Sat, Aug. 31vs. Temple
Sat, Sept. 7at Michigan
Sat, Sept. 14at Purdue
Sat, Sept. 21vs. Michigan State
Sat, Sept. 28vs. Oklahoma
Sat, Oct. 5vs. Arizona State
Sat, Oct. 19vs. USC
Sat, Oct. 26at Air Force
Sat, Nov. 2vs. Navy
Sat, Nov. 9at Pittsburgh
Sat, Nov. 23vs. BYU
Sat, Nov. 30at Stanford

Notable Games

With an added level of intensity as the Irish bail on one of the better rivalries in college football, the Michigan game could be a good matchup for Nix as the Wolverines have a good tradition along the offensive line and are working to get to a more pro-style offense which would attack more in the middle of the field.  The game for perhaps the worst trophy in college sports, Michigan State is a typically a power football team that lines up with a fullback and tight end and dare teams to stop them, which would be aimed right at Nix and have to come up with creative ways to beat him.  Assuming he is back and healthy, the matchup between Nix and Oklahoma’s Gabe Ikard could be a great one.  The matchup against Navy is intriguing as it relates to how Nix adjusts to how the Midshipmen work to block him and his ability to locate the football and adjust to make plays.  On size, strength, and athleticism, Ikard should dominate but the nuances of that triple option offense can be tricky.  Lastly, the game against Stanford will be one to watch as they continue to just bring in and develop impressive offensive linemen who are not afraid to take on a guy like Nix. Last year, Nix and the Cardinal had a battle that kept going back and forth with David Yankey taking a lot of the pressure from Nix, but he has moved out to tackle, so it will be interesting to see who steps up and how they do.  And aside from a bowl game, it is the last game of the year, so could have some added meaning to both sides.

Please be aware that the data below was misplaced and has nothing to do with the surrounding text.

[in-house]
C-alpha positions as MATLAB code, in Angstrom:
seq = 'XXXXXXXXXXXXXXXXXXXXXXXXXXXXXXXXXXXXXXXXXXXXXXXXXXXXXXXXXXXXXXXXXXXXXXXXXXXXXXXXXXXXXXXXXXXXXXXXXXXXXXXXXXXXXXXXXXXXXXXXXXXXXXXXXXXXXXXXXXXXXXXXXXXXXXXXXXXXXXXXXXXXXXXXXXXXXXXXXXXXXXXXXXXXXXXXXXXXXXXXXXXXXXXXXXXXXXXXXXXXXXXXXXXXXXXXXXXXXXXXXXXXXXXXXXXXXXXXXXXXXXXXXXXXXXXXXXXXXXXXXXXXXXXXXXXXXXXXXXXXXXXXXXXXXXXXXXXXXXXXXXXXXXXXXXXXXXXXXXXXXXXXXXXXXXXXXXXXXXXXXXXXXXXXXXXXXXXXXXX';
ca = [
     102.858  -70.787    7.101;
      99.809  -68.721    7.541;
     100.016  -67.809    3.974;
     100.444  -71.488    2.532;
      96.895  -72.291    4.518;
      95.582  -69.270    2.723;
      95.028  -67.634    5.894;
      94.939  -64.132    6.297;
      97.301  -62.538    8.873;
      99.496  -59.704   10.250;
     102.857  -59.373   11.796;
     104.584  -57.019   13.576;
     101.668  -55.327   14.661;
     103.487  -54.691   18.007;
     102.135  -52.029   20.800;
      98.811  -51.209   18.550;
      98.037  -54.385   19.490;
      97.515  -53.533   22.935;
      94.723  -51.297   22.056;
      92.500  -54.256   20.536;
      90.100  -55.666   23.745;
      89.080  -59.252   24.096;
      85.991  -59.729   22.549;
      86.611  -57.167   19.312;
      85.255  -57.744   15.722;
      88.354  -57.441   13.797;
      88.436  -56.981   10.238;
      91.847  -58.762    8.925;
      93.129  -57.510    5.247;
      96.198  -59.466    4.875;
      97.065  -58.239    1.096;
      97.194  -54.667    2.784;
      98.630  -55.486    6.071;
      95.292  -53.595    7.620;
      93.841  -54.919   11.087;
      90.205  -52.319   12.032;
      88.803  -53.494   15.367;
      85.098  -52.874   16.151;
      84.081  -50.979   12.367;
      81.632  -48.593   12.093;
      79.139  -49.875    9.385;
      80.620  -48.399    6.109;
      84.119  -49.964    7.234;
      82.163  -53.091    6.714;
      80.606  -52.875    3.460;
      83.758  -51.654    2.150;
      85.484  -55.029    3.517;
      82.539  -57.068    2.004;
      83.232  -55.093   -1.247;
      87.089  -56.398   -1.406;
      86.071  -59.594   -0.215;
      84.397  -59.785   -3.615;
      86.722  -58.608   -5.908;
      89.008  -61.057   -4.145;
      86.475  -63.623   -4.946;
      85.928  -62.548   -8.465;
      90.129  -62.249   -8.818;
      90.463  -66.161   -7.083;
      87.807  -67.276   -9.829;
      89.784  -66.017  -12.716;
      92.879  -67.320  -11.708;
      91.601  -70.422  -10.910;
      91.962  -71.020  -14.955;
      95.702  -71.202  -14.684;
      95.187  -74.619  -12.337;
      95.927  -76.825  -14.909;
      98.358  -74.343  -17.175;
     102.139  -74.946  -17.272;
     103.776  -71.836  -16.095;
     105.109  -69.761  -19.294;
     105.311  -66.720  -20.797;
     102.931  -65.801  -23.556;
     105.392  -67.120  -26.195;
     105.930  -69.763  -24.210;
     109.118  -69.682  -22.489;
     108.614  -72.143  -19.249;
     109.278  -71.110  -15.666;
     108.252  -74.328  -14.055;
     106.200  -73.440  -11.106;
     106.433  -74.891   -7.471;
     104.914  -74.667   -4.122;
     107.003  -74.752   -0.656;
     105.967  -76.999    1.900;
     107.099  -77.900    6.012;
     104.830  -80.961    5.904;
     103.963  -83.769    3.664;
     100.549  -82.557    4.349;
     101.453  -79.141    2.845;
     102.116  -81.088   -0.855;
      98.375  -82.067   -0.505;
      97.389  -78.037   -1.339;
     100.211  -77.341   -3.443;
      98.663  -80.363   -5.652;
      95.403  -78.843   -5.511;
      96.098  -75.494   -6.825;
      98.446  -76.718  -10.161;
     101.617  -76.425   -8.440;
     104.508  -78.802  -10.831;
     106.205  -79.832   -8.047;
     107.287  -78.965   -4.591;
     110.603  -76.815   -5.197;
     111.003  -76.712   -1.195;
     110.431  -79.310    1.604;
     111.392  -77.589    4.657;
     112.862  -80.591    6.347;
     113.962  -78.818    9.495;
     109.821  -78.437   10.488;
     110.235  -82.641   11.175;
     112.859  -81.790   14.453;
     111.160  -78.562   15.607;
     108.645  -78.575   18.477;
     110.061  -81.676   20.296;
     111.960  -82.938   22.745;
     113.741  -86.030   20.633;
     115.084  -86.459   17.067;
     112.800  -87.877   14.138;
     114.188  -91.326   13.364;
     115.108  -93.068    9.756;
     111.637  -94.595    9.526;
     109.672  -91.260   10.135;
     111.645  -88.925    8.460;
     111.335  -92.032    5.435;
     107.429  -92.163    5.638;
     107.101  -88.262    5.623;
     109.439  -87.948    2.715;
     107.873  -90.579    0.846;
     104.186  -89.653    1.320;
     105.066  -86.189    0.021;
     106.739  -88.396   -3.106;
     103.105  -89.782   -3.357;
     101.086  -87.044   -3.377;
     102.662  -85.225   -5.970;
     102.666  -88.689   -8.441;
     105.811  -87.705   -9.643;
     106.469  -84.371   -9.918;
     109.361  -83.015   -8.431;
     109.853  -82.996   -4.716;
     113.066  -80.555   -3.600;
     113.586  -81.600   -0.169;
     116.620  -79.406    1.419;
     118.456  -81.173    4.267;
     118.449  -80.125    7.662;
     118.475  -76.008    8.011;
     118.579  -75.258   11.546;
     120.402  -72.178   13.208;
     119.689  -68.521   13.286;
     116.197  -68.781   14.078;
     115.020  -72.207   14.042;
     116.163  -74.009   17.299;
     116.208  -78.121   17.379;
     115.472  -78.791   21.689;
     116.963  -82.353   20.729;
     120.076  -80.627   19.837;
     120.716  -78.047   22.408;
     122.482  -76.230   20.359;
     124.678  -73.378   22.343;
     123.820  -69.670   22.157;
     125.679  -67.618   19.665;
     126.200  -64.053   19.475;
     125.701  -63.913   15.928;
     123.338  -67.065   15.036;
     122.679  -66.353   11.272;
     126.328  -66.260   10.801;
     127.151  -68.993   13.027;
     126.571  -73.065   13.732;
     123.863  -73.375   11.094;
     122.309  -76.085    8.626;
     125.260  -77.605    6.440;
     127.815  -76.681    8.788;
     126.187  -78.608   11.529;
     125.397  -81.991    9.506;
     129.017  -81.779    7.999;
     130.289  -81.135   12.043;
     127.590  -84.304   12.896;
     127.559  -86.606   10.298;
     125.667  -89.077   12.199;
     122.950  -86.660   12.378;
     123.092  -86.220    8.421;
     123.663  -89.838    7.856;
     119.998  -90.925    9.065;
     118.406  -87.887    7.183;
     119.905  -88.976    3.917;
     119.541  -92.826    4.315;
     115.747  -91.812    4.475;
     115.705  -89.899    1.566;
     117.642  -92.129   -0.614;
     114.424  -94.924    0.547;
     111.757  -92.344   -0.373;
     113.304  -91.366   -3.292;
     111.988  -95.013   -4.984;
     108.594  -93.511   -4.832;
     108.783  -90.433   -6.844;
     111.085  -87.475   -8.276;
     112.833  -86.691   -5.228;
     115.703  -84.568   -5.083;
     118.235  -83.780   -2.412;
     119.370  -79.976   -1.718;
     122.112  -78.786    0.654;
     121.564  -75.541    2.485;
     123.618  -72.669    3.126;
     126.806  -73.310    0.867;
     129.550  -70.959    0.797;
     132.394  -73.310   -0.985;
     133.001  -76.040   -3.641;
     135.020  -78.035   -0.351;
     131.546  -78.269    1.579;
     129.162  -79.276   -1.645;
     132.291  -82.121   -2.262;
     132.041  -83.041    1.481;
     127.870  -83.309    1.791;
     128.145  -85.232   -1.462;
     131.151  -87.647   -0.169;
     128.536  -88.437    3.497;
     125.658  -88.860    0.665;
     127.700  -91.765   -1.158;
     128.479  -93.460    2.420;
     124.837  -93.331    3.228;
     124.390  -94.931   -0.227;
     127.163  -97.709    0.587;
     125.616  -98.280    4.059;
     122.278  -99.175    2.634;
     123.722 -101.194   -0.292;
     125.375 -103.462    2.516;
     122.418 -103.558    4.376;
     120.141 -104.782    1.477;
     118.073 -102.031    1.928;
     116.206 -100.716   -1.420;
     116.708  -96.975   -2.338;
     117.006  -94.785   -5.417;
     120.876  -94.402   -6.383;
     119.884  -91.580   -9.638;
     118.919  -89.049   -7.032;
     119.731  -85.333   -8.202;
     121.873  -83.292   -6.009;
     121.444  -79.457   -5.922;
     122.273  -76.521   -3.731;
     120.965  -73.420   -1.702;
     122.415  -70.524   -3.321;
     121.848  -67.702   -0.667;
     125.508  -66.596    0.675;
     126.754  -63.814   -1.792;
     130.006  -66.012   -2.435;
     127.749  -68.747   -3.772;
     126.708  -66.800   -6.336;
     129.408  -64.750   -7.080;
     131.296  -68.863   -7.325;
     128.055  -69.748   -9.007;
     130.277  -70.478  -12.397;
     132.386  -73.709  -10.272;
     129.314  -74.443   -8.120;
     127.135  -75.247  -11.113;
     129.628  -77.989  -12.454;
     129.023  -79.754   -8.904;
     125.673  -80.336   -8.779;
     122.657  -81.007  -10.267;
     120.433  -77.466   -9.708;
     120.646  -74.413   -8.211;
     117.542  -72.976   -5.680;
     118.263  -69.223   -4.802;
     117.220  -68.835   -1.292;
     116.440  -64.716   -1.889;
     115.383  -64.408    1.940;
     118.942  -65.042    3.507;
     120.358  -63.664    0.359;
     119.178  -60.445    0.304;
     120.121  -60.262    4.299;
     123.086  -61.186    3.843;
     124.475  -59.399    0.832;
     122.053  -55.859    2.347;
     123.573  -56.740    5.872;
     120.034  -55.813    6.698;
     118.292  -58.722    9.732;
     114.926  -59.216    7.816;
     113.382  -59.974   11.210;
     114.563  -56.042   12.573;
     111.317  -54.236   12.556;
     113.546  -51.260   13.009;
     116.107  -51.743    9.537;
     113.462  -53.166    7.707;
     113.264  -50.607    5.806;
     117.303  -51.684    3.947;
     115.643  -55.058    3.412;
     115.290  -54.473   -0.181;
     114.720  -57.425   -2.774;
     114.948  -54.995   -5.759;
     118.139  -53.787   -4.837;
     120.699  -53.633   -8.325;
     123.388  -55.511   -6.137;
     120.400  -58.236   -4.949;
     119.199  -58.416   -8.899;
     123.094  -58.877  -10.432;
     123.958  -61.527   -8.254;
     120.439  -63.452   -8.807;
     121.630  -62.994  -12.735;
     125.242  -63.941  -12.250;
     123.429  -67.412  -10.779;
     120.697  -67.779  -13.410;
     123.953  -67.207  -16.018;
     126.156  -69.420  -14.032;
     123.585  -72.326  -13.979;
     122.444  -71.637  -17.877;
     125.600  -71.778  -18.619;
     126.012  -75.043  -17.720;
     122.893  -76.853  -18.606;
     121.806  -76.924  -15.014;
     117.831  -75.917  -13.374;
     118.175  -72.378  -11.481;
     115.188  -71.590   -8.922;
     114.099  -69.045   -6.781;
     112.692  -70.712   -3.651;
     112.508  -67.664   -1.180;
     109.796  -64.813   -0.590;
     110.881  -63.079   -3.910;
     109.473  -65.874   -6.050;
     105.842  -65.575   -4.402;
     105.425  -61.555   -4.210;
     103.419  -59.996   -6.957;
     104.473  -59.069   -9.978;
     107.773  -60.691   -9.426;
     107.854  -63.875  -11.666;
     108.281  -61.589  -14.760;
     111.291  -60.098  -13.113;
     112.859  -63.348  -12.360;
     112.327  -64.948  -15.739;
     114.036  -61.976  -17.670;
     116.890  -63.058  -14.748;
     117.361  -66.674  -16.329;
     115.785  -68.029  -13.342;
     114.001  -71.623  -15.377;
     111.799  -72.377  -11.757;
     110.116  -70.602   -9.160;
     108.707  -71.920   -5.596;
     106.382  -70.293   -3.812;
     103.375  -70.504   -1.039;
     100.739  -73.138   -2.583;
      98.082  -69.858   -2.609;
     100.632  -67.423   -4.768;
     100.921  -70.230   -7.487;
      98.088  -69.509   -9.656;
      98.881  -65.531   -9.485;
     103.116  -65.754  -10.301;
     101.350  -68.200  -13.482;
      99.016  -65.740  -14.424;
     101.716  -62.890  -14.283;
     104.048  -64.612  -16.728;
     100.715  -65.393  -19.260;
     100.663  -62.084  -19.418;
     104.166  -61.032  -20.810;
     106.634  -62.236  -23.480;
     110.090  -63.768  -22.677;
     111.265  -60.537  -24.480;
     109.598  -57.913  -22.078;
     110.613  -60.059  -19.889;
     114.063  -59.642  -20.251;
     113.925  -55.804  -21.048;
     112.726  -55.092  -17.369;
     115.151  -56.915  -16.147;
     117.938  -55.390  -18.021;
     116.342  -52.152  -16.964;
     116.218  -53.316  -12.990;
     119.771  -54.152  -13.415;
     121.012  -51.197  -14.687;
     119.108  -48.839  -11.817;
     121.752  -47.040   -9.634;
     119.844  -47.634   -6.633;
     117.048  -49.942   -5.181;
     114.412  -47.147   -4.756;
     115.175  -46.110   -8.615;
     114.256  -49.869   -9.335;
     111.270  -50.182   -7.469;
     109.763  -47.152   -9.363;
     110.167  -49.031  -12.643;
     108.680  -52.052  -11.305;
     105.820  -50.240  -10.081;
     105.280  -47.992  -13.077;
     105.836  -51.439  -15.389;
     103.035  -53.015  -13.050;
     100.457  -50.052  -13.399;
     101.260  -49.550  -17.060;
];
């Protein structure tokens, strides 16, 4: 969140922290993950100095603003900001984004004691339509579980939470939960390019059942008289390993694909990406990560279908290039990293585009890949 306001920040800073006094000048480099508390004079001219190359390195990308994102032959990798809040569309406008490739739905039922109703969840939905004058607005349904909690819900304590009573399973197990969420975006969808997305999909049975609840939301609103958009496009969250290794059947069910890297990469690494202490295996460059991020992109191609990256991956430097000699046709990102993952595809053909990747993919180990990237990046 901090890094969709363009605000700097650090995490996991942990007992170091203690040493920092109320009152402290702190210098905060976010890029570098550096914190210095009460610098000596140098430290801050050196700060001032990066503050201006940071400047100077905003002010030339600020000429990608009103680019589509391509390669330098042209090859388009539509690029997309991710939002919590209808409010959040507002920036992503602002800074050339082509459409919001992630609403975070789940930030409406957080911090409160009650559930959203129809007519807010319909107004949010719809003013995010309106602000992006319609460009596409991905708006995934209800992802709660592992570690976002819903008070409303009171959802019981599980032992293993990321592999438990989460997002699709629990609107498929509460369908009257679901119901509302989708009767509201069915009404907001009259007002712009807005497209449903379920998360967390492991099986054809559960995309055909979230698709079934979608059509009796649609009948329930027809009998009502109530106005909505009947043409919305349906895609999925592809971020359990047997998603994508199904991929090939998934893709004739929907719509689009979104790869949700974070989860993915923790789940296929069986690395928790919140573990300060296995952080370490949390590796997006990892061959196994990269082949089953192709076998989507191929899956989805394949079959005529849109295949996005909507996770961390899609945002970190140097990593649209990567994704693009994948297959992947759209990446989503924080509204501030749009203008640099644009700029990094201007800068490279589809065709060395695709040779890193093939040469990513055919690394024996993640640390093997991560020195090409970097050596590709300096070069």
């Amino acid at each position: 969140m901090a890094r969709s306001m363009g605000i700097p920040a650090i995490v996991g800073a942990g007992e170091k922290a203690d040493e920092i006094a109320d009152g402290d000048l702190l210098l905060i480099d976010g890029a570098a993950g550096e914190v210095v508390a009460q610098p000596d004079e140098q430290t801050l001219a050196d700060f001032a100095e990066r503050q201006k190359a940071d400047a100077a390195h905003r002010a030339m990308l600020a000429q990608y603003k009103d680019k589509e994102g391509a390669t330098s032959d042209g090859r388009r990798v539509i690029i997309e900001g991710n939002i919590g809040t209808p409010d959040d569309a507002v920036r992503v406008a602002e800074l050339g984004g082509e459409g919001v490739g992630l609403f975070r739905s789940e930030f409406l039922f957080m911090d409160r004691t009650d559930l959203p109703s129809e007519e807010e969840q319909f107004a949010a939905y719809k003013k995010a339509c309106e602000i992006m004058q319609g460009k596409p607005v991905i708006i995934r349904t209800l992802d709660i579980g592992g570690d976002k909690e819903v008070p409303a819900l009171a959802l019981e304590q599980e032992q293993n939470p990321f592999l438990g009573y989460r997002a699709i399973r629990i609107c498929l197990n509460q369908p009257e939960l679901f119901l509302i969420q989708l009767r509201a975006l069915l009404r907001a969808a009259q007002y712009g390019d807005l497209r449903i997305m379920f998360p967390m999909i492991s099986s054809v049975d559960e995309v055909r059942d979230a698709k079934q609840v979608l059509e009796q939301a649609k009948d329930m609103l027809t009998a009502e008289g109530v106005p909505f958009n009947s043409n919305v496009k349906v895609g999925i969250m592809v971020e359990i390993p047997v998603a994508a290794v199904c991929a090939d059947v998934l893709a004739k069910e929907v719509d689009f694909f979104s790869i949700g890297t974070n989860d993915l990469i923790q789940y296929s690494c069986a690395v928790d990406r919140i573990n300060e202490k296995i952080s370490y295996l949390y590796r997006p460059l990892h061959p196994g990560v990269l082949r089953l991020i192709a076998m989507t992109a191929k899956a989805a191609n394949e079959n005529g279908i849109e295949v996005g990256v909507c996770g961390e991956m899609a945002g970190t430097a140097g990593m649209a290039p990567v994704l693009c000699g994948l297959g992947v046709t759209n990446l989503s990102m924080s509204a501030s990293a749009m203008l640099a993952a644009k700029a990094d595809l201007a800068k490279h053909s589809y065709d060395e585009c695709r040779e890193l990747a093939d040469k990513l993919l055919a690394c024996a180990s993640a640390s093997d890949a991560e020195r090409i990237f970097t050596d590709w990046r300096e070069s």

NFL Comparison